Nominees greet Gotham media in Times Square
Wednesday morning’s meet the Tony nominees press reception was more like an assembly line that got a late start.
Journos lined the hallways and conference rooms at Times Square’s Millennium Broadway Hotel while nominees Denzel Washington, Alfred Molina and Catherine Zeta-Jones rotated through the throngs.
“When I started acting, this sort of thing was discretionary,” said Molina, nommed for his “Red” portrayal of Mark Rothko. “Now you can’t really get away with that unless you are willing to earn the wrath of the entire industry.”
Molina greeted “Promises, Promises” nominee Katie Finneran like a long, lost best friend. “They were in a flop TV series together years ago,” observed one wag, referring to “Bram and Alice.”
Washington, a first-time Tony nominee, said that he wasn’t “sure what the nomination is going to do for my career. Ask the expert,” he said, pointing to his “Fences” costar Viola Davis, who has been to the legit awards plate three times now.
“Race” nominee David Alan Grier said the nom, his second, had “done wonders for my ego.” He went on to lament, “My manager wouldn’t take me to Jean Georges (restaurant) and pay for it on opening night. He told me, ‘only if you get nominated for a Tony.’ Now he has to kick up the money, so I’ve been perusing the menu online and waiting for white truffle season.”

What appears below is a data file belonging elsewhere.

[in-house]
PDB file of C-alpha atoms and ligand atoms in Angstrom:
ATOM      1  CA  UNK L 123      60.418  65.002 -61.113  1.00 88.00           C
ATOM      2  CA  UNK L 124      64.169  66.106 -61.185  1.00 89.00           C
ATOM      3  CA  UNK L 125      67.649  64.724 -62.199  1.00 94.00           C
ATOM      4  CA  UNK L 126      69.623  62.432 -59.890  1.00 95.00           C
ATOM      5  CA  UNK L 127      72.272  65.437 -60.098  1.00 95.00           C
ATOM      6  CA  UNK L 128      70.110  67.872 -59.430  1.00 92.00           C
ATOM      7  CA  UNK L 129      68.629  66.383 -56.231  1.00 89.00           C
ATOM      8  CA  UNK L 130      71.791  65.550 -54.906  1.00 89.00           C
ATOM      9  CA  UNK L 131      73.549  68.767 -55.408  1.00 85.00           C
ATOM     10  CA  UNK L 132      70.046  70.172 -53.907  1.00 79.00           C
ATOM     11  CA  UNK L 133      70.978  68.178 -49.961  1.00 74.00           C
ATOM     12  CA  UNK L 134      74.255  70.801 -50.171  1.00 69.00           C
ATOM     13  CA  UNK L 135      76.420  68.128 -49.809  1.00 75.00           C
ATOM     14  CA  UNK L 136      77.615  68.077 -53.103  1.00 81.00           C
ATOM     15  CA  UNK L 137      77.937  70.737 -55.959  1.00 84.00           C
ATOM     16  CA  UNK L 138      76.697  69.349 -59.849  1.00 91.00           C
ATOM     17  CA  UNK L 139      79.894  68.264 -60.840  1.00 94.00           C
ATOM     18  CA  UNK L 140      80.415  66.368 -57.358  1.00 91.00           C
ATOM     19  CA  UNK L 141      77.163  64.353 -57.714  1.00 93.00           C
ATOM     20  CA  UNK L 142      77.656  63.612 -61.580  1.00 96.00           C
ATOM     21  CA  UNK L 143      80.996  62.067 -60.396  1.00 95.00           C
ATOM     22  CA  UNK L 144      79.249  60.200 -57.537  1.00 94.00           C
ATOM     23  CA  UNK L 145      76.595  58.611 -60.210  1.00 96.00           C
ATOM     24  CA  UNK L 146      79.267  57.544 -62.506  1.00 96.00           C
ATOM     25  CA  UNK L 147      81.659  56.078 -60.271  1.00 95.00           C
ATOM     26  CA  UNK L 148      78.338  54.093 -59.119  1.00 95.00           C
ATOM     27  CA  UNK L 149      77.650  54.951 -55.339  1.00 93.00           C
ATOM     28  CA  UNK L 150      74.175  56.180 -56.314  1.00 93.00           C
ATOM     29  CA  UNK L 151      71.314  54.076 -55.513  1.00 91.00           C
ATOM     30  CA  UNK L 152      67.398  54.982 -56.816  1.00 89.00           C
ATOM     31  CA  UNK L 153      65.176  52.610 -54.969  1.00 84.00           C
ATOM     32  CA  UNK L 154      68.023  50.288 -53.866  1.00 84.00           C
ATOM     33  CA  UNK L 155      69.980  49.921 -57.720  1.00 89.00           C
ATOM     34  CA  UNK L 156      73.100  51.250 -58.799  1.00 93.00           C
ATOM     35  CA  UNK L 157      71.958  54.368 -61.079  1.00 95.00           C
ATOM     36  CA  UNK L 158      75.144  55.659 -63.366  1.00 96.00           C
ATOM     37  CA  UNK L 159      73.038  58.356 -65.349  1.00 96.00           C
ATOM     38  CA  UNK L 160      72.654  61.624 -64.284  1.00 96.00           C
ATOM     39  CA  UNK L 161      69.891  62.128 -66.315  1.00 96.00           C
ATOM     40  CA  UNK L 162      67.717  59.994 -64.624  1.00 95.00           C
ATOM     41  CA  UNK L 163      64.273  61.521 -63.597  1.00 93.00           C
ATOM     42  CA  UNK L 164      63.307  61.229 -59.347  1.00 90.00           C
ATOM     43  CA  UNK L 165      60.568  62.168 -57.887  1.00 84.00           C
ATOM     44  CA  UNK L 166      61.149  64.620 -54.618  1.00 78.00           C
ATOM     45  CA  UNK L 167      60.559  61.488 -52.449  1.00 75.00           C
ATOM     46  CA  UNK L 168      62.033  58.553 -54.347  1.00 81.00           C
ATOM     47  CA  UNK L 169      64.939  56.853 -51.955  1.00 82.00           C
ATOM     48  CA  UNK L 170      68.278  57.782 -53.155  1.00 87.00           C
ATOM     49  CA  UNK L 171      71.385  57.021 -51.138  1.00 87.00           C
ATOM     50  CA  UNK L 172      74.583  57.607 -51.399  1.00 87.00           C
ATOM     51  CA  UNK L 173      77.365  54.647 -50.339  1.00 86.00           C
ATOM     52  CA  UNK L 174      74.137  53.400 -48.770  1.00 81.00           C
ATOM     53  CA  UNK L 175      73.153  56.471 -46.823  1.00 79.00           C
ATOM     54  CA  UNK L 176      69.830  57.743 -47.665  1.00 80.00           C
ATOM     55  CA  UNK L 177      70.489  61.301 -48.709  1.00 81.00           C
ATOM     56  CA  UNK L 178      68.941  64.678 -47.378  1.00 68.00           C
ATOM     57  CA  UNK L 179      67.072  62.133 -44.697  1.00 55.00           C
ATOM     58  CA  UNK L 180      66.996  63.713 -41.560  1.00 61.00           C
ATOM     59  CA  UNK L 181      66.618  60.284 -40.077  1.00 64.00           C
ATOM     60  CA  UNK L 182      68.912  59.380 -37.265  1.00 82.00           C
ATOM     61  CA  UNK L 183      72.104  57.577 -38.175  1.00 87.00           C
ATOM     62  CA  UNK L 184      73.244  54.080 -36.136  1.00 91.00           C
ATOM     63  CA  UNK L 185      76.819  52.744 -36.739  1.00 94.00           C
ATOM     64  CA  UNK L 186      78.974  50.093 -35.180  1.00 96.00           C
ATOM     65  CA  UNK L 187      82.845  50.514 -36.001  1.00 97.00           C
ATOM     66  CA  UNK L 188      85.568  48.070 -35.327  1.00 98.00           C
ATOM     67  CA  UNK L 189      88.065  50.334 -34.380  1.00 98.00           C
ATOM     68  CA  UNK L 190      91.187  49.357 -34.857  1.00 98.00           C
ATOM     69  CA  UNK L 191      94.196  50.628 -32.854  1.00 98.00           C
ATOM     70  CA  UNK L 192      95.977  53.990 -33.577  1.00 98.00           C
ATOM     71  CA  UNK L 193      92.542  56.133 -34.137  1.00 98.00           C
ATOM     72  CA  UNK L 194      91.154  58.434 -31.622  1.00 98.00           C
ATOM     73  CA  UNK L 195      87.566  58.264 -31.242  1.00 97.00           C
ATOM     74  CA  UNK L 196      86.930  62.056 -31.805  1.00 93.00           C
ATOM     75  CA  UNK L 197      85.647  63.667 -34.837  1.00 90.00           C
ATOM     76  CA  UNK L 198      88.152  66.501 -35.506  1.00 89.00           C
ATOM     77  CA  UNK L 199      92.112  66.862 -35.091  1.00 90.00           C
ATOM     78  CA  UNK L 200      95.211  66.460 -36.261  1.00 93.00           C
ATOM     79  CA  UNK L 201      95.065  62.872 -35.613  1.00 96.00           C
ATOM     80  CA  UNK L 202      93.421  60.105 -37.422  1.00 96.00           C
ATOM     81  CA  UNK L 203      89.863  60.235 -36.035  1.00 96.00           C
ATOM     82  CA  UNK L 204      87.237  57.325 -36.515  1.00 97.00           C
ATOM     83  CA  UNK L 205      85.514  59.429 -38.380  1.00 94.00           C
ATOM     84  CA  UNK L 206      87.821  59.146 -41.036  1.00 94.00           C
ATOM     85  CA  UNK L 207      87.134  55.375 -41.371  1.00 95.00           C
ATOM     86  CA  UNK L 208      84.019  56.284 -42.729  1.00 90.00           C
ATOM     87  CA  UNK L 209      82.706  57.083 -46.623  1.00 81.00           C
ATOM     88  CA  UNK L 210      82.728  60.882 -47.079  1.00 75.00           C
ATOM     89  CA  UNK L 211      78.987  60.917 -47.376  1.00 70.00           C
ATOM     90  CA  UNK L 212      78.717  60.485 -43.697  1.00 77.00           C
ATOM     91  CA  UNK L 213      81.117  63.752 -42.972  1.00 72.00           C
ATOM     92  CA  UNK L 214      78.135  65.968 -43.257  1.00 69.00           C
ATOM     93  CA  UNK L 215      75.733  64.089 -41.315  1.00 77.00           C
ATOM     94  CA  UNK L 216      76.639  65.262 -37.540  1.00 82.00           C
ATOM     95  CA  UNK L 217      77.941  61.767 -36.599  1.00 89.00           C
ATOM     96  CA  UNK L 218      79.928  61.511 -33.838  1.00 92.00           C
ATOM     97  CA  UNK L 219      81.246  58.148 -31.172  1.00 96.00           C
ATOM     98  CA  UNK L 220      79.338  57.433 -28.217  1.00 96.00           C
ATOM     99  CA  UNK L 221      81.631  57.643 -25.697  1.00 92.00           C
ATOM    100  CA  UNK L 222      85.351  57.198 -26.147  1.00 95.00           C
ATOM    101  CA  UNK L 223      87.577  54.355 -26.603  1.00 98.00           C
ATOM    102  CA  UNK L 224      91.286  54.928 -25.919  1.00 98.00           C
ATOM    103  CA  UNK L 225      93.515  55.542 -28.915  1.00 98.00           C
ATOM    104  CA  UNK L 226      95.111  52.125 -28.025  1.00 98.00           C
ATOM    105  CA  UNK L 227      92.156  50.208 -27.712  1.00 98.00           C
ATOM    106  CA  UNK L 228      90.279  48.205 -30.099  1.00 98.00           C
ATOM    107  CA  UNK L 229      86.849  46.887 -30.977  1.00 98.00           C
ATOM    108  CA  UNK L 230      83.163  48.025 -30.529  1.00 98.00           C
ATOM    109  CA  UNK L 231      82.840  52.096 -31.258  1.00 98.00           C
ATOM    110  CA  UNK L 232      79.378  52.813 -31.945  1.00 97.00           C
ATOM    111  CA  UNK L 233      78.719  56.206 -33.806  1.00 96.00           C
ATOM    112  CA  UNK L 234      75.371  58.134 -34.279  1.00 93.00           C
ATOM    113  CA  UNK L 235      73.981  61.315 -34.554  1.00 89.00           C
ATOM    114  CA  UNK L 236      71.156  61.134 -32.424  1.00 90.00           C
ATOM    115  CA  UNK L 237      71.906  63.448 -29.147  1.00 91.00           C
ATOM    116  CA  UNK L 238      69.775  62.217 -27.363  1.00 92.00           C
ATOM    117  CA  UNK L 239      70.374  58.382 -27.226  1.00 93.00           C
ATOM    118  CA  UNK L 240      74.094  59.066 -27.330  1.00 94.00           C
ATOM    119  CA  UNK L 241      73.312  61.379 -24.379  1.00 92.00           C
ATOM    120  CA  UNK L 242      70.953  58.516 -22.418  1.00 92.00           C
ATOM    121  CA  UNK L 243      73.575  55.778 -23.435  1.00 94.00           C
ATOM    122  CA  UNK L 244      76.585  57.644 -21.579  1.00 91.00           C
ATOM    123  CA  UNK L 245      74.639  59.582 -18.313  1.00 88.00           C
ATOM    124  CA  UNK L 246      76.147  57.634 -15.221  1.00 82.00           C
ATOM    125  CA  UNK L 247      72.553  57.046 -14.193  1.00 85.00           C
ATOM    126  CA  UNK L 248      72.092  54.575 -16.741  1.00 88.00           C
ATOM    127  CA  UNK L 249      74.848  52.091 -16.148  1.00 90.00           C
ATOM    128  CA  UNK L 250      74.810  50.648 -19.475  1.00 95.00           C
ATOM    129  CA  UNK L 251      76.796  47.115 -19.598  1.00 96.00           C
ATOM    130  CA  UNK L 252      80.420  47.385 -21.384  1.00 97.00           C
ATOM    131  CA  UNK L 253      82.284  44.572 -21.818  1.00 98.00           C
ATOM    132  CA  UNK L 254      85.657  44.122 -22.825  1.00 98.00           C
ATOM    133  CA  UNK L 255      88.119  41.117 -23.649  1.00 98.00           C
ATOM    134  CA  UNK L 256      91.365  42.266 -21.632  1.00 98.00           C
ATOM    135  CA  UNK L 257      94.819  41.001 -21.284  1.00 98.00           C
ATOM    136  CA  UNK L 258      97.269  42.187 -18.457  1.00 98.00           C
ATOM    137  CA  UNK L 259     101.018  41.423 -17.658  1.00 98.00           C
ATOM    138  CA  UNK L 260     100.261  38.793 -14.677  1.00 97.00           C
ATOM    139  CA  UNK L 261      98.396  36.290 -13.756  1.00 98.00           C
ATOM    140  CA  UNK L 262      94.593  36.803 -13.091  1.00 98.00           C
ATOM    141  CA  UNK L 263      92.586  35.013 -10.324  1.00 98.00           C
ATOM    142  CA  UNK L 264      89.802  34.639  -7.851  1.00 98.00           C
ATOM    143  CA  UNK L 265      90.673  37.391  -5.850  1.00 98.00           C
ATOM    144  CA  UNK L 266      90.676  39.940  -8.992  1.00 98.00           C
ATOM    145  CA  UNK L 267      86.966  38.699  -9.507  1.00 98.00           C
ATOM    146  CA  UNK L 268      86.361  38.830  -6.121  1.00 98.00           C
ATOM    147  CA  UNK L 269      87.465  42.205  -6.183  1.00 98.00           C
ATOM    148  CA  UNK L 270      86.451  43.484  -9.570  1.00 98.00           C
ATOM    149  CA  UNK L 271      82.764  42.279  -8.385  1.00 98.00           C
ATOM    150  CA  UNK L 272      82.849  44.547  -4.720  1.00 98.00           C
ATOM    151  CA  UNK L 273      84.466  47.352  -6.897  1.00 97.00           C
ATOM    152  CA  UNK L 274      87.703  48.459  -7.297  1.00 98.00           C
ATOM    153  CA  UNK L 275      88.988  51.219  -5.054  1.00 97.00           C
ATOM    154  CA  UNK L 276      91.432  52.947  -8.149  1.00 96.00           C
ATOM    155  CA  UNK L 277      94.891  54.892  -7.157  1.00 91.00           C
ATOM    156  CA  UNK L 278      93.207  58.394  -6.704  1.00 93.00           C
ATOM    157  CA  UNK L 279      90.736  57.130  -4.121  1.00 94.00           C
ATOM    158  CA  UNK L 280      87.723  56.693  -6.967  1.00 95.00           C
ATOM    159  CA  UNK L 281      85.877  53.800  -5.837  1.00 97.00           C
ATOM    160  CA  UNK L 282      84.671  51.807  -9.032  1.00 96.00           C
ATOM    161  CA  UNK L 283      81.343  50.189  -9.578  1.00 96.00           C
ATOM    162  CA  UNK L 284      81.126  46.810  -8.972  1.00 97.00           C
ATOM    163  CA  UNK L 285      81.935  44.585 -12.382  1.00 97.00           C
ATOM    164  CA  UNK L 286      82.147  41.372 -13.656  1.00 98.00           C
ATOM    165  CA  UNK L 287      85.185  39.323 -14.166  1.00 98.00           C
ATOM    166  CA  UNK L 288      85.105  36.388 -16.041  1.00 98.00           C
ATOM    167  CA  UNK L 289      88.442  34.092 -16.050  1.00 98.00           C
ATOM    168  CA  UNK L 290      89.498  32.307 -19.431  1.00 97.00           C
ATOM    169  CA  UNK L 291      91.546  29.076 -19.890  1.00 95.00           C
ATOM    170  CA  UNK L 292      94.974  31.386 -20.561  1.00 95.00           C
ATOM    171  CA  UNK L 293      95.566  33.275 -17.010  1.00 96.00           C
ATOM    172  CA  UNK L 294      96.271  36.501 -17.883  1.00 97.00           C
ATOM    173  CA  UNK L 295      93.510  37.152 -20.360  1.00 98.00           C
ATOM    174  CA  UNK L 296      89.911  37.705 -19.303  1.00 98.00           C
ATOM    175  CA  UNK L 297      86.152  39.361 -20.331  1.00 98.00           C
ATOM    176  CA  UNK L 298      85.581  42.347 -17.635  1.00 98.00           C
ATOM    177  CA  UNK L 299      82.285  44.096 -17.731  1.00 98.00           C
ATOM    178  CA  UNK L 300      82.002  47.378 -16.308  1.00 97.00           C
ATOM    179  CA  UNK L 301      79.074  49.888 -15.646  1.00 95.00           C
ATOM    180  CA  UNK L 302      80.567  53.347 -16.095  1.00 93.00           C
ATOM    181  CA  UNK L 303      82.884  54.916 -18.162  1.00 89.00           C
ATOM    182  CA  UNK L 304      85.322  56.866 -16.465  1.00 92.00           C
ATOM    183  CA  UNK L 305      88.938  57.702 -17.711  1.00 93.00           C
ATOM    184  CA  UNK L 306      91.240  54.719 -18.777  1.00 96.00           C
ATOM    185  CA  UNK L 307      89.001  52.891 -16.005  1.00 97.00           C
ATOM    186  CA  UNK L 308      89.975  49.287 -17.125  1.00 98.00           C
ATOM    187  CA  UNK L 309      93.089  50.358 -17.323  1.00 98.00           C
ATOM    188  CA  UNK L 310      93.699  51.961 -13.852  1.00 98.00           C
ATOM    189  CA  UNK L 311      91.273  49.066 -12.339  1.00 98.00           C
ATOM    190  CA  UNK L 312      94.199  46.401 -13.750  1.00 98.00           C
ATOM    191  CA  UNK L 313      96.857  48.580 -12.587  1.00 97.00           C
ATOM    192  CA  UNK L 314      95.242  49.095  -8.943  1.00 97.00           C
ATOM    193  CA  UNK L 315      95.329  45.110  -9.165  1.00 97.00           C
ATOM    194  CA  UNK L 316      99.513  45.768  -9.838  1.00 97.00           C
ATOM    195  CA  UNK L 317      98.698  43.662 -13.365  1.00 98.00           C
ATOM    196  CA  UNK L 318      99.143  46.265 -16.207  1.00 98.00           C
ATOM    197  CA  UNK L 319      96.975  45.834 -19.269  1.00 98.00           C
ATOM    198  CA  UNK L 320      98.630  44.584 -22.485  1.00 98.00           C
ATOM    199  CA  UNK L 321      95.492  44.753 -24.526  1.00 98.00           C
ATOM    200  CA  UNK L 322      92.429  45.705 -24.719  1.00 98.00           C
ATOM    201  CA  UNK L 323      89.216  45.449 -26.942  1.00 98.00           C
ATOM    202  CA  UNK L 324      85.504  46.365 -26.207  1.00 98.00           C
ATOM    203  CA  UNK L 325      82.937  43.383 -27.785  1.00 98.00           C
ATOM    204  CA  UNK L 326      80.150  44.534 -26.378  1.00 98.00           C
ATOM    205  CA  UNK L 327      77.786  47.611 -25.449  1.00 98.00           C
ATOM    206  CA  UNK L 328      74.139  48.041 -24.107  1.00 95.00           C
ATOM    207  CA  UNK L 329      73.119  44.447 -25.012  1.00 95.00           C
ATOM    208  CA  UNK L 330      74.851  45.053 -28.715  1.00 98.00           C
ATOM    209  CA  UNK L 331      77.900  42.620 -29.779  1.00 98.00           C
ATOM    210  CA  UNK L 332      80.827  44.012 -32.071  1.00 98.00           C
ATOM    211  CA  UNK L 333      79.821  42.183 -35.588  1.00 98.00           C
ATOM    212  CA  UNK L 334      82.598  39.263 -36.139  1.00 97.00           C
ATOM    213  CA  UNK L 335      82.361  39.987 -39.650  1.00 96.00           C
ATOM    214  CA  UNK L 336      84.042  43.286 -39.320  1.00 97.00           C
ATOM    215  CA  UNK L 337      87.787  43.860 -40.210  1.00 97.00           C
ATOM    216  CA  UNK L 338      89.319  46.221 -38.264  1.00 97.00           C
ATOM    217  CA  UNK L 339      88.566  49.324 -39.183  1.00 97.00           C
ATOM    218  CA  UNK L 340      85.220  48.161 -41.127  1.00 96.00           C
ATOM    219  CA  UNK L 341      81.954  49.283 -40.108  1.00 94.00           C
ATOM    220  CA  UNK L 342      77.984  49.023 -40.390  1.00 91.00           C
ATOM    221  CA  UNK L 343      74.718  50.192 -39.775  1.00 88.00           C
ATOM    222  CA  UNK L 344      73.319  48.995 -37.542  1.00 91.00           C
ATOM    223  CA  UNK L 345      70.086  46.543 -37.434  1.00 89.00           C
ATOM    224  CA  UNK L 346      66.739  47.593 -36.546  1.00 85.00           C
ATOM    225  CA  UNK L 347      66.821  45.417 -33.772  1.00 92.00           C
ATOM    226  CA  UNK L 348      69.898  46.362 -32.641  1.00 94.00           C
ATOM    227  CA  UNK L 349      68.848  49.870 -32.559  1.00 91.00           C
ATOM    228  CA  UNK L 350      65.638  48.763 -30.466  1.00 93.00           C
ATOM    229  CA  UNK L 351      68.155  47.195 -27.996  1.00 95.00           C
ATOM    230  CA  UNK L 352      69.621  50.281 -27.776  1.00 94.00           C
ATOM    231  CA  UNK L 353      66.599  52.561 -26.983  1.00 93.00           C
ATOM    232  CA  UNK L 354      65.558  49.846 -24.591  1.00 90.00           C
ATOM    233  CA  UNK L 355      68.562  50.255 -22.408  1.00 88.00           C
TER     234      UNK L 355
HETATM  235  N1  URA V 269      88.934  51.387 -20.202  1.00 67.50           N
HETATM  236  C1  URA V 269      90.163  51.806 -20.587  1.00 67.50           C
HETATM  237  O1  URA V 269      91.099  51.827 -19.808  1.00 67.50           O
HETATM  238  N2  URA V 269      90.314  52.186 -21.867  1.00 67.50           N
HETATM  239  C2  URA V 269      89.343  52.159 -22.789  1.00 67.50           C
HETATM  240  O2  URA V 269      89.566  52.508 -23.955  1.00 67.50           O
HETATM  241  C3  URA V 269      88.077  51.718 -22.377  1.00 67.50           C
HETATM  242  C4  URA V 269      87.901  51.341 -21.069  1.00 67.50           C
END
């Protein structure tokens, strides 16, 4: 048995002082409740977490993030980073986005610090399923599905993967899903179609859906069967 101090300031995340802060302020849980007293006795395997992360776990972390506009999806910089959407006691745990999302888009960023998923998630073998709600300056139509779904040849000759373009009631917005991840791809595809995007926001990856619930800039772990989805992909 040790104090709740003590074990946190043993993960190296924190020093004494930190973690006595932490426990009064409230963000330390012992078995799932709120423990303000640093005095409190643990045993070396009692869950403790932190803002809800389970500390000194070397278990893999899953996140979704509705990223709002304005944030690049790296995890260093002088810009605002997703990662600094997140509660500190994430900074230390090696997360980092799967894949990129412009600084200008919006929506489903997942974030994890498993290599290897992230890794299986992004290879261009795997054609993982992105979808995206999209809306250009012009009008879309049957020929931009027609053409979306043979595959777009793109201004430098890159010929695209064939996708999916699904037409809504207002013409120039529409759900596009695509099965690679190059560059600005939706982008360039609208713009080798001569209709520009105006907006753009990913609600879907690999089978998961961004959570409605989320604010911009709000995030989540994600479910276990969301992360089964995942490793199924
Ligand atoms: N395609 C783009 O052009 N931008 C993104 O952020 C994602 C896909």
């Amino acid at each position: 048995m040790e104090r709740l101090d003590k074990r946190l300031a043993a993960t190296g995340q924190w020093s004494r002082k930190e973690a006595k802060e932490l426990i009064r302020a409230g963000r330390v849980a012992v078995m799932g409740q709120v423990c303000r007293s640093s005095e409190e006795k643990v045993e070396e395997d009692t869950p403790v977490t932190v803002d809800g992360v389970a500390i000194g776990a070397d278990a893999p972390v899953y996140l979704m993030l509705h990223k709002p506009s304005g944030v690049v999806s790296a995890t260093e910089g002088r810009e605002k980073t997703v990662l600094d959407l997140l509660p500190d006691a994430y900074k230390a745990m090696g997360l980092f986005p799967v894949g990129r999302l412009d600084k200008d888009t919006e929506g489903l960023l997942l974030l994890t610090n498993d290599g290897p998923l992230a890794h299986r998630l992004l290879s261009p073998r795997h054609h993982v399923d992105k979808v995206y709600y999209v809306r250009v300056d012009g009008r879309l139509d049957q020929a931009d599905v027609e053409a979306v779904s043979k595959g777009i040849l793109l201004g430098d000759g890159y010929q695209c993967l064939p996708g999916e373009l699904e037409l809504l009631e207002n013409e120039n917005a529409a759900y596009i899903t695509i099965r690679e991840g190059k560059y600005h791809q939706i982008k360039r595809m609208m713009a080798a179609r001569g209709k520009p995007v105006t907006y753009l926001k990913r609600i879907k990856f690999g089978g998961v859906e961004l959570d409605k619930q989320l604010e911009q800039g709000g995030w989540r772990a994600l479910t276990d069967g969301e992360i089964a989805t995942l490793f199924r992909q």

While Sean Hayes felt “wonderful” about his nod for “Promises, Promises,” he also felt something was missing in the category of lead actress in a musical. “They 100% overlooked Kristin Chenoweth,” he said of his costar. “If ‘Promises’ were her first performance, they would have already handed her the Tony.”
Unlike most of the other nominees who had a Wednesday matinee to make, Jude Law took his time making the rounds since his “Hamlet” had closed in December. “The fact that it’s finished and we are being called back and reminded that it was a triumph is a really wonderful feeling,” said the thesp.